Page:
SINGAPORE, October 3, 2017 – Whilst governments in the region have committed to climate change and sustainable development goals, more must be done by the ASEAN banking sector if those commitments are to be reached. According to a WWF report released today, robust sustainable banking guidelines coupled with urgent action by banks are needed to prevent a looming environmental and social crisis that could cripple the region’s future economic growth.
The report, “Sustainable Banking in ASEAN: Addressing ASEAN’s FLAWS’” by WWF and the NUS Business School’s Centre for Governance, Institutions and Organisations (CGIO) finds that national commitments to climate change and sustainable development are not well reflected in the practices of ASEAN banks, nor in the region’s banking regulations.
Professor Tommy Koh, Ambassador-At-Large at Singapore’s Ministry of Foreign Affairs and Champion of the United Nations Environmental Program, said, “Banks have the power and responsibility to influence business practices and transform the region’s approach to development. With ASEAN’s food, water and physical security at stake, I urge the finance sector to take the necessary measures and be part of the solution.”
Even as ASEAN governments gear up to mitigate the impact of worsening environmental issues on their populations, banks continue to narrowly define and manage environmental risks. This contributes to environmental degradation such as climate change, which will exacerbate business risks for these banks and their clients over the longer term.
Banks need to align their businesses to climate and sustainable development goals
Through the report, WWF calls for banks to expand their approach to Environmental, Social and Governance (ESG) integration. This requires moving beyond managing short term risks towards embedding sustainability into their strategy and aligning their portfolios fully with the Paris Agreement and SDGs.
While 21 of the 34 ASEAN banks analysed acknowledge that the activities they finance can have adverse environmental and social impacts, none of the banks disclose how they manage climate or sustainability risks at the portfolio level. Further, even though 26 banks refer to sustainability in their strategy or vision, only 12 banks acknowledge the importance of climate risk for society and businesses, of which only one has senior level oversight of climate risks. Shareholders increasingly expect banks to disclose how they manage climate risks in their portfolio as these impact the financial viability of the banks.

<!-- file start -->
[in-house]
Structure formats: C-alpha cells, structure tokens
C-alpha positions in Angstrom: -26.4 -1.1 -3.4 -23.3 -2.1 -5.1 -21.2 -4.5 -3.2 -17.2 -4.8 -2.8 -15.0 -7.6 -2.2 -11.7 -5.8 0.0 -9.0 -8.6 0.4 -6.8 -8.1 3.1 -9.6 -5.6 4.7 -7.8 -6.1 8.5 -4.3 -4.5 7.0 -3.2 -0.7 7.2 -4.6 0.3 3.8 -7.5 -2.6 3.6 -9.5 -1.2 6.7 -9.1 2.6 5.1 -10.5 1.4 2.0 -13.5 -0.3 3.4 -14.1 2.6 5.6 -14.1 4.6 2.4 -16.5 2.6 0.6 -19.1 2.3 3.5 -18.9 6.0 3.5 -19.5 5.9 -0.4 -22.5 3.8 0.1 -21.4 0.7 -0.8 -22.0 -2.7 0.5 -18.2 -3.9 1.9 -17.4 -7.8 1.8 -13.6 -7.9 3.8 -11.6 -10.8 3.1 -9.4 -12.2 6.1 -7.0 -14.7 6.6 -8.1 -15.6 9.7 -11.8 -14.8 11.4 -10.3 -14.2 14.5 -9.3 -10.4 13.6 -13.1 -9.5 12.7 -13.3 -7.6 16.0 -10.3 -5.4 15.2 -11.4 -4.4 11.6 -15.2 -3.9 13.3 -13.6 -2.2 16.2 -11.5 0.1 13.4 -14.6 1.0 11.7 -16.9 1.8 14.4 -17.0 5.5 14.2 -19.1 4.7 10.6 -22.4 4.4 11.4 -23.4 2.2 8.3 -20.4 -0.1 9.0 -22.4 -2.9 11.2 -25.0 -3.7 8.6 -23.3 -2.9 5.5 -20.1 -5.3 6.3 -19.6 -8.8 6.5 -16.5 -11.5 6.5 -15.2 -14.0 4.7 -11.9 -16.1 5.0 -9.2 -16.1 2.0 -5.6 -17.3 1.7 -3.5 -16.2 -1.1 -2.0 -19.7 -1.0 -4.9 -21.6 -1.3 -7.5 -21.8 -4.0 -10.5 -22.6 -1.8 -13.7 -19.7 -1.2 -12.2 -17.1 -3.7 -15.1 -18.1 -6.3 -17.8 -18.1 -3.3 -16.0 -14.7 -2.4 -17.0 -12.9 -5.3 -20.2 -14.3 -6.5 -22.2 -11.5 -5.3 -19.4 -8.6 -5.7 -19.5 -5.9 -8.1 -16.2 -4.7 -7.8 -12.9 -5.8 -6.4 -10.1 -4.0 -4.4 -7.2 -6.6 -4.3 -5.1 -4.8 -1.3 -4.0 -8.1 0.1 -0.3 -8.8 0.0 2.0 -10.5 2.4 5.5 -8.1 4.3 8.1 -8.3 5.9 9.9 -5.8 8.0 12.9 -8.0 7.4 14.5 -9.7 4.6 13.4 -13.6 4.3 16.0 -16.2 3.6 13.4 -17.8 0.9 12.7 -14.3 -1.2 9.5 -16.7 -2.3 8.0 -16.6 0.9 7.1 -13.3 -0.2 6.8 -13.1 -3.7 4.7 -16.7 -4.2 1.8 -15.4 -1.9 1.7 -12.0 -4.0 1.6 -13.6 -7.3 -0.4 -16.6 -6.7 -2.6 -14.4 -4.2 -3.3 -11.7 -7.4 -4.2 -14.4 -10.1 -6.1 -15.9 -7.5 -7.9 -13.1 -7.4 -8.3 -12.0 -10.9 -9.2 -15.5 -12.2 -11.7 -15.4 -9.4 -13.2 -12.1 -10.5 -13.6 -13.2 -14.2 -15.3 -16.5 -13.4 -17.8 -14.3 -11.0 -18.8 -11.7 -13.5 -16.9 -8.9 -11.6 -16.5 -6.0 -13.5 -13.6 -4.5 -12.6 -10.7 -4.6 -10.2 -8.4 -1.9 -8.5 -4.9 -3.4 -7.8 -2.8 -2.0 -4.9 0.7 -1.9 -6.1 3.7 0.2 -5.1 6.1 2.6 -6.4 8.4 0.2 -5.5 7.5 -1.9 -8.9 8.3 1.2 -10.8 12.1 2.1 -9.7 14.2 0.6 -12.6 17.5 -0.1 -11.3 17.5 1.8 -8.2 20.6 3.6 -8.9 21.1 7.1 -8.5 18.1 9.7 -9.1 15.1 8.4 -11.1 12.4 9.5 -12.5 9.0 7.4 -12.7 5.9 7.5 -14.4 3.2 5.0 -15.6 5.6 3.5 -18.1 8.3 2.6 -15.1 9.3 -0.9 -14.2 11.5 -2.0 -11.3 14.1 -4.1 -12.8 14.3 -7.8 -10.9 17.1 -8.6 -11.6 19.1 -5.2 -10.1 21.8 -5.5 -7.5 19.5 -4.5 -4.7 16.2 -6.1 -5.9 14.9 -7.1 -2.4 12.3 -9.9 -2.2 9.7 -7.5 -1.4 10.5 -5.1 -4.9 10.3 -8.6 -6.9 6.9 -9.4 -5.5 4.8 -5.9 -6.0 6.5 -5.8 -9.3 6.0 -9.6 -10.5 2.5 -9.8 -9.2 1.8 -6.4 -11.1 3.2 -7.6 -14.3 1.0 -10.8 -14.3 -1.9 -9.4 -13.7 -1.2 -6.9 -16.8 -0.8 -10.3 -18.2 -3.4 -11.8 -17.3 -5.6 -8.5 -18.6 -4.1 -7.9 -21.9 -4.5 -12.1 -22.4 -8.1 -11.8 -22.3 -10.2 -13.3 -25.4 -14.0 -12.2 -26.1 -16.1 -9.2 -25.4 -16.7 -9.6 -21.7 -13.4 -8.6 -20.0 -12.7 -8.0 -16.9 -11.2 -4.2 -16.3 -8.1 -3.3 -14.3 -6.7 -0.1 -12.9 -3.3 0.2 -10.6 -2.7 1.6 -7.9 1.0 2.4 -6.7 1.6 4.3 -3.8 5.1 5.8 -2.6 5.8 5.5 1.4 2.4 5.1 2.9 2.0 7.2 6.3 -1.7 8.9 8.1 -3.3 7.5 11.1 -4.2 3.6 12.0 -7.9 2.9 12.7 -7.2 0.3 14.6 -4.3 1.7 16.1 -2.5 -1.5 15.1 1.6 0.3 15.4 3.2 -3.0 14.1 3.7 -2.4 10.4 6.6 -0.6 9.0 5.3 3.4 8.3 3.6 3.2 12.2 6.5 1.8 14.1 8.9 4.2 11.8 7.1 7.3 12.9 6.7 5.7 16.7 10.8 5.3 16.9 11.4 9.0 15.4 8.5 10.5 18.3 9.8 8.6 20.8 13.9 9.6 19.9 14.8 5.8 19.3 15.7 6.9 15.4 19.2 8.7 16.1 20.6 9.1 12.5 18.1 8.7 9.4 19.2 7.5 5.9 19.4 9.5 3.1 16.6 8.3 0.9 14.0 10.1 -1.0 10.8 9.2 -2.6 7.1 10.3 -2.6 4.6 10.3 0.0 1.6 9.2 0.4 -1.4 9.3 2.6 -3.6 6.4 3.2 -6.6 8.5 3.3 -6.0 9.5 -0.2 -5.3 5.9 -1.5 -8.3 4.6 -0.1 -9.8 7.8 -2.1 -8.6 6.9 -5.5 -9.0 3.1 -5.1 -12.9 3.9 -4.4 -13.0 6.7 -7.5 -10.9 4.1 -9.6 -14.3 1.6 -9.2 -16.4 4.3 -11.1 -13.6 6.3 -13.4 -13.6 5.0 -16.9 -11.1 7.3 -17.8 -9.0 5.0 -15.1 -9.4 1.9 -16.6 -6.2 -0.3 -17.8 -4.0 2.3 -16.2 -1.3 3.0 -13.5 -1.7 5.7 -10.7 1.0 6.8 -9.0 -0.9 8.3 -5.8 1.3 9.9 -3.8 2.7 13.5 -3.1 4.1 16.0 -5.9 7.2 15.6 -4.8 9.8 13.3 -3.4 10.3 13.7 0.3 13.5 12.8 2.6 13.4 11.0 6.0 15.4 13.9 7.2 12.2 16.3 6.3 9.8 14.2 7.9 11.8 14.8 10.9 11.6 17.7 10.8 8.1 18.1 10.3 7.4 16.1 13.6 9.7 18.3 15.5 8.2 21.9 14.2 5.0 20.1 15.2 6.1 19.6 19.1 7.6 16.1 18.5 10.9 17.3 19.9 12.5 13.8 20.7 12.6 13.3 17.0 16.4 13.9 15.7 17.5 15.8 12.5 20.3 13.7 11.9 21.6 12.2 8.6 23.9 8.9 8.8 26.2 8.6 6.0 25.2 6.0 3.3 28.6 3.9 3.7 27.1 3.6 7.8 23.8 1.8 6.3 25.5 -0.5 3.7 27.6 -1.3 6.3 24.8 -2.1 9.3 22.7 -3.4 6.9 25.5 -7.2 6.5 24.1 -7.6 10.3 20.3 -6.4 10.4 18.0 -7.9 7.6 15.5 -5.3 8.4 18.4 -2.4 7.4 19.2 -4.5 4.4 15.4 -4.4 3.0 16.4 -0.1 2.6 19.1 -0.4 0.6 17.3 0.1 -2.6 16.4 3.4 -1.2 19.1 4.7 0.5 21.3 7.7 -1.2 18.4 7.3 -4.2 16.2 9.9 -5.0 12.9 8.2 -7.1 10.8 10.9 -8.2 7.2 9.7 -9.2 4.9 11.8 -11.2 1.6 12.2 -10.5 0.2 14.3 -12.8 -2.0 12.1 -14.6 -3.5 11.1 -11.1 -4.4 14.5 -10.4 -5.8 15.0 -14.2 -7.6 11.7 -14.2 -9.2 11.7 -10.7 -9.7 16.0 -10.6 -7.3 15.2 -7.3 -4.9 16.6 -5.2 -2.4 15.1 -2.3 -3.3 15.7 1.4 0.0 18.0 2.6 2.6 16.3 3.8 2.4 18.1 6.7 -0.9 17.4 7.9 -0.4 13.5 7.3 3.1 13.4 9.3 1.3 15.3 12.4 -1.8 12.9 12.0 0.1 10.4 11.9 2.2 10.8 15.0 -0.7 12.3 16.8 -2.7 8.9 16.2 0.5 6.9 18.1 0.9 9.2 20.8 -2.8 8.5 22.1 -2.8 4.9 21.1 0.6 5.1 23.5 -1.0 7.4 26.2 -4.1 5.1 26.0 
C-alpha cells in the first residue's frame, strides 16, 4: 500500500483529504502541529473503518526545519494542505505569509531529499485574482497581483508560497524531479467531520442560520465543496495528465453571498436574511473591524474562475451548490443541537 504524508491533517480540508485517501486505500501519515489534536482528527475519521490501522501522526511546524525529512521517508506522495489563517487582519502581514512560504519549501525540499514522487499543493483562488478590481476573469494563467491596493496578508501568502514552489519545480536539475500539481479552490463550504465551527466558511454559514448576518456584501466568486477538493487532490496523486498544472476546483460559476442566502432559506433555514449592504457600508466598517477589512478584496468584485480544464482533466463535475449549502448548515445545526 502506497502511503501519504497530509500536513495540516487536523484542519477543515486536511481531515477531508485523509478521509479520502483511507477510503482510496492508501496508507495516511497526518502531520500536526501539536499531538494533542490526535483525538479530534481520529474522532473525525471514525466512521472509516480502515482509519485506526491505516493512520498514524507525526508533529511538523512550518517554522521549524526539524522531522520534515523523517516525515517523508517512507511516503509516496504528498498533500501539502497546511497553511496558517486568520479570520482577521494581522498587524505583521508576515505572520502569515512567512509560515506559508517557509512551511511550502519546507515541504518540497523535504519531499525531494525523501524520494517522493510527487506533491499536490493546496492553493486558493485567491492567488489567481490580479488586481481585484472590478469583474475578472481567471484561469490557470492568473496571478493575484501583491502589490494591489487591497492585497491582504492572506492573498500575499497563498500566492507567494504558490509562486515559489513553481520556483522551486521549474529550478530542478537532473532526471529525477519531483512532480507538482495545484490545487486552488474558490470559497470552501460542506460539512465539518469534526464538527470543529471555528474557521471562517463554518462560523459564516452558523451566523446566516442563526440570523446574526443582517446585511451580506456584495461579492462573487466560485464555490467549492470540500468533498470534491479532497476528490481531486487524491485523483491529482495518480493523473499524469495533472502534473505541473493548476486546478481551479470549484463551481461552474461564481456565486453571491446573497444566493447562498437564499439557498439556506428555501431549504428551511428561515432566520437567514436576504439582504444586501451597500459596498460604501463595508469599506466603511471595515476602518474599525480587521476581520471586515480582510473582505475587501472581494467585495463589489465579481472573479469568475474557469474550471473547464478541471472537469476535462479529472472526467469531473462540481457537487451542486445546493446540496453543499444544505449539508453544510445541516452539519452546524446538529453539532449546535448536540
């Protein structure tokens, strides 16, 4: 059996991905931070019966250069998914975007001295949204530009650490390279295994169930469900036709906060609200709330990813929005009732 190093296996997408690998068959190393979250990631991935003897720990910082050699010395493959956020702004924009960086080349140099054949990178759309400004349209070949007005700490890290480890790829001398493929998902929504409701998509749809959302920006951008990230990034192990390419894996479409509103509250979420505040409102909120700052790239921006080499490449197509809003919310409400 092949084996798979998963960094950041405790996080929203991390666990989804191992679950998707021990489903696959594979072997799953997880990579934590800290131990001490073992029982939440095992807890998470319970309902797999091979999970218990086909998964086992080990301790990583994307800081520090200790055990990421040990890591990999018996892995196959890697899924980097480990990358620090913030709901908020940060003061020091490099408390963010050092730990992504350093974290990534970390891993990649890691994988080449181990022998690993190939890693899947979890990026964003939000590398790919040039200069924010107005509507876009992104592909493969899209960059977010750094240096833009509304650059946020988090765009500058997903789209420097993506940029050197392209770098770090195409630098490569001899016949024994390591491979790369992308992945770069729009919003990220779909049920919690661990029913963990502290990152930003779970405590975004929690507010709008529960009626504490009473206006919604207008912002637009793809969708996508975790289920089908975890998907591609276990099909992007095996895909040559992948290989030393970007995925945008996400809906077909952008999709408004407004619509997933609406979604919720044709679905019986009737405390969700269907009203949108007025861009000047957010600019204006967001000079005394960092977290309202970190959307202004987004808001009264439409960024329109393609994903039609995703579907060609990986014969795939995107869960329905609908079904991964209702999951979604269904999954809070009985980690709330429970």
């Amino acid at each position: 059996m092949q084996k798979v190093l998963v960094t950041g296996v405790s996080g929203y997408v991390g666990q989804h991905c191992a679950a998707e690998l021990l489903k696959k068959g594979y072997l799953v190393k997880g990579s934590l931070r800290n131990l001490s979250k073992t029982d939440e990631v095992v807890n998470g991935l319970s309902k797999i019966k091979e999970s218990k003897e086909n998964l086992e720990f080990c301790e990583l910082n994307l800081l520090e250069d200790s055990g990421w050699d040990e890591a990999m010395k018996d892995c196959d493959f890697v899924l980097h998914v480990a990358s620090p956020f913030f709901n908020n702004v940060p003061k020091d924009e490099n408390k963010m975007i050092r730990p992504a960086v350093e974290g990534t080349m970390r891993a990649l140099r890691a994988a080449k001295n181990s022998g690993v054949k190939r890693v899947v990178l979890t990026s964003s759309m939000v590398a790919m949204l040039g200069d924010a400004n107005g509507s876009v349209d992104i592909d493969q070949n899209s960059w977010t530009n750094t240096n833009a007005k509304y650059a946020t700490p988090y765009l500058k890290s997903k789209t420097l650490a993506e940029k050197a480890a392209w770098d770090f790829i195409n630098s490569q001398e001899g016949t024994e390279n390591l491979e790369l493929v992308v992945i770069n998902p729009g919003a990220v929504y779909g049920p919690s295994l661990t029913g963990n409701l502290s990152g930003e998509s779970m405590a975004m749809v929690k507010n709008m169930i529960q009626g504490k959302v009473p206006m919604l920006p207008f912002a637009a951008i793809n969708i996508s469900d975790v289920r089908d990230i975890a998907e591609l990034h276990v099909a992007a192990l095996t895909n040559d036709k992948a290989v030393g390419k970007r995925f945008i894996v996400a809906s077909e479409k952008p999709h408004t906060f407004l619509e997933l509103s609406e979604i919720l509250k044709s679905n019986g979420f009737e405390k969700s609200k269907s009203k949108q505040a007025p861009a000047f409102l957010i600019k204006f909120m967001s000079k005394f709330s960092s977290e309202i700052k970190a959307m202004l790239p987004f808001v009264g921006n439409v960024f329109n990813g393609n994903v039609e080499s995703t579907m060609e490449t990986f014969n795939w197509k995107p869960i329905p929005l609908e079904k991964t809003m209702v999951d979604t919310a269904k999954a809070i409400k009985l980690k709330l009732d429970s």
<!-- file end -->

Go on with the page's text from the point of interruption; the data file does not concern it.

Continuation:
Jeanne Stampe, WWF’s Head of Asia Finance and Commodities, said, “Countries will not have any chance of meeting their commitments to the Paris Climate Accord and the UN Sustainable Development Goals without the finance sector playing its part. There remains four years from now to stay below a 1.5 degree temperature rise as adopted in the Paris Agreement. Banks must therefore act now and develop robust sustainable banking practices within the next 12 months.”
WWF stands ready to work with all of the banks in ASEAN to build capacity on ESG integration and improve understanding of key ESG issues such as climate, water and deforestation.
Countries need prescriptive sustainable banking guidelines
WWF also calls for ASEAN’s regulators or banking associations to implement prescriptive and time-bound sustainable finance guidelines in order to ensure the wider banking sector is making consistent progress towards these goals.
Regulatory frameworks in the form of corporate governance and reporting guidelines are already present in all six countries to support ESG integration. However, not all countries have sustainable banking regulations in place. Regulators can build upon this foundation to incentivise banks to create an ESG integration framework based on robust standards and science based targets.
Steve Waygood, Chief Responsible Investment Officer at Aviva Investors, said, “For capital markets to be truly sustainable, policymakers should have greater regard for the challenges of the future. I encourage ASEAN financial institutions to engage with regulators and banking associations to demonstrate their support for sustainable finance regulations. Policy makers and regulators can work with civil society to create a multi-stakeholder based solution.”
A 2016 study by the Asian Development Bank projects climate change could lead to annual economic losses equivalent to 6.7 per cent of ASEAN’s gross domestic product by 2100; well over the projected global average of 2.6 per cent. Increasing fossil fuel-based energy production, deforestation-intensive agricultural commodities production, and unsustainable hydropower dams will exacerbate these losses. ASEAN banking sector must use the power of its balance sheet to protect ASEAN’s future.
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About the report
WWF’s ‘Sustainable Banking in ASEAN: Addressing ASEAN’s FLAWS’ report reviews the sustainable finance regulatory landscape in the ASEAN region to shed light on the ESG integration progress of banks and their alignment to sustainable development. It assesses the disclosure of banks from six ASEAN countries against a set of indicators that represent the fundamental pillars of sound corporate governance practices and robust ESG integration pillars.
Only publicly available disclosure in the English language in the form of 2016 annual reports, sustainability or CSR reports released before 30 June and information posted on corporate websites were taken into consideration for this assessment.
For more information please contact:
Kim Stengert, WWF-Singapore, Email: firstname.lastname@example.org, +65 6730 8100
Julien Anseau, WWF International, Email: email@example.com, +65 9060 1957